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This cool robotic appendage turns you into a three-armed drummer

Robot allows musicians to become three-armed drummers
While the best drummers out there do just fine with two arms, researchers at Georgia Tech have nevertheless taken it upon themselves to build a robotic third arm that can keep the beat with the other two. And then some.

The remarkable appendage attaches to the drummer’s shoulder and skillfully plays along by analyzing the musician’s body movements as well as the surrounding audio.

The team behind it says it designed the arm to explore the limits of what humans can achieve with robotic technology, and its creation is clearly no gimmick. The high-tech wizardry driving the arm is astonishingly powerful, enabling it to not only respond with great accuracy to the drummer’s actions and the band’s music, but also to move between the kit’s components with precision and ease, altering the speed and pressure of its percussions strikes as it goes.

An array of built-in motors and accelerometers – as well as a trusty drumstick – make up the design, with motion capture technology also incorporated to help the robotic arm move naturally around the kit.

Georgia Tech professor Gil Weinberg, who’s overseeing the project, says, “If you augment humans with smart, wearable robotics, they could interact with their environment in a much more sophisticated manner….The machine learns how your body moves and can augment and complement your activity. It becomes a part of you.”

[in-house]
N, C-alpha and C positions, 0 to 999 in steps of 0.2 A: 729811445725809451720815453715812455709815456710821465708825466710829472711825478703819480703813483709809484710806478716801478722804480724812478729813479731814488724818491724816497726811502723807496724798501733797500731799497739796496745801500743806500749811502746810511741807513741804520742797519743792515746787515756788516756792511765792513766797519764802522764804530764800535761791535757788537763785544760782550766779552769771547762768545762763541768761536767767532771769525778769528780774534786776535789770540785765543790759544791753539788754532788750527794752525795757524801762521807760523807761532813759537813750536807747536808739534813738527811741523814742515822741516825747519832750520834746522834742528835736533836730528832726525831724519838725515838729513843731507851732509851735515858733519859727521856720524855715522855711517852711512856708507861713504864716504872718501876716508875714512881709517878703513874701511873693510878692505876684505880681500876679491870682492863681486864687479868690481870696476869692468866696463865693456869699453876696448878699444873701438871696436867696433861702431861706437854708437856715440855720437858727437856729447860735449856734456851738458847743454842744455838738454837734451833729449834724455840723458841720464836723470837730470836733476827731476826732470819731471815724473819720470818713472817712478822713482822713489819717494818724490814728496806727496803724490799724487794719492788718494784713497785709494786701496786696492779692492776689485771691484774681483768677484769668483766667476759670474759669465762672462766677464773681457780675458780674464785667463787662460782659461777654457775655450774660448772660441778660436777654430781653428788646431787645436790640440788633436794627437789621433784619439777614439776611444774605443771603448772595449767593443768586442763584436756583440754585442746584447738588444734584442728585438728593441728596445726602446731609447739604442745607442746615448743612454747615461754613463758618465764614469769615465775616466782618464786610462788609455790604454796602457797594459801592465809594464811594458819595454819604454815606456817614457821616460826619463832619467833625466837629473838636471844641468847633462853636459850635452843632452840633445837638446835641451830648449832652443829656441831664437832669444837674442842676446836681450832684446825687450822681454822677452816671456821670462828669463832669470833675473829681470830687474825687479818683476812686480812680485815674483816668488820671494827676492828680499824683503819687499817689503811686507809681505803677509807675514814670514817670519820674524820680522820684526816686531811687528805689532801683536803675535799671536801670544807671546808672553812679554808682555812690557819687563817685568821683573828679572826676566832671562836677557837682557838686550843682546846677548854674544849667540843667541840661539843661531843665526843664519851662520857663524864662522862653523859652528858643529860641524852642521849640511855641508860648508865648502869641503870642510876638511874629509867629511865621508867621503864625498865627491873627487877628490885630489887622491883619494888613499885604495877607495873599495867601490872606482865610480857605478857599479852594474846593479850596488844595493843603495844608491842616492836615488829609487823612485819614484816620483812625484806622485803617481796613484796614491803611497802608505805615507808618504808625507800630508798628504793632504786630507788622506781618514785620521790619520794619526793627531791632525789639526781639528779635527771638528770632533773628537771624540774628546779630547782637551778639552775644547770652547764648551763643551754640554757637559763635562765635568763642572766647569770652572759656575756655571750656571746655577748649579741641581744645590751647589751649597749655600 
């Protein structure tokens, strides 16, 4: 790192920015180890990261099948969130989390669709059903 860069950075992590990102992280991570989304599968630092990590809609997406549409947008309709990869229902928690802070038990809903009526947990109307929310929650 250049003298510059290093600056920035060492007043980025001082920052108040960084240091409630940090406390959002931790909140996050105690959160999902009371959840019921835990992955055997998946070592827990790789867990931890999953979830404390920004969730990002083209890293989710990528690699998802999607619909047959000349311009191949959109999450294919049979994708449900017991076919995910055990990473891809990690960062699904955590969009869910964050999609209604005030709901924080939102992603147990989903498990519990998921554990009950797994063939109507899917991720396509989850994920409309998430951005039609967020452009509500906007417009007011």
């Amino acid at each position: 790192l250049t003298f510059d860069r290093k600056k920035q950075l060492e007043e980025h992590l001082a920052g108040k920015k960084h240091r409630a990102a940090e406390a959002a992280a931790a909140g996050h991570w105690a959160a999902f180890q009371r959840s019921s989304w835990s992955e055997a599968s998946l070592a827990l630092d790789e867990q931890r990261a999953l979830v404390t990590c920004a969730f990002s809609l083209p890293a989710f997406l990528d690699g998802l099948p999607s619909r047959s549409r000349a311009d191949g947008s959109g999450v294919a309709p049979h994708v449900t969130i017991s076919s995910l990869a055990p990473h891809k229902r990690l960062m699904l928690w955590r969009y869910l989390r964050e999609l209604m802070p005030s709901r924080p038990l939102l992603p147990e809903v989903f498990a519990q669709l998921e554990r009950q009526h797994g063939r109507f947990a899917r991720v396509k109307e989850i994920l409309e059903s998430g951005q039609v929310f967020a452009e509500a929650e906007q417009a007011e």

Looking at the bigger picture, the professor, who also helped to create a bionic arm for this one-handed drummer, believes there are plenty of potential applications for the technology. “Imagine if doctors could use a third arm to bring them tools, supplies or even participate in surgeries. Technicians could use an extra hand to help with repairs and experiments,” he says, adding, “Music is based on very timely, precise movements. It’s the perfect medium to try this concept of human augmentation and a third arm.”

In the meantime, the researchers are working on linking the arm’s movements to brain activity so it can react when the musician simply thinks about changing tempo or instruments. If they can get to that stage, we’d love nothing more than to see a 10-armed (and possibly six-legged?) drummer locked inside a 360-degree kit performing the kind of explosive drum solo we thought only a highly-trained octopus would be able to master. Bring it on.

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Trevor Mogg
Contributing Editor
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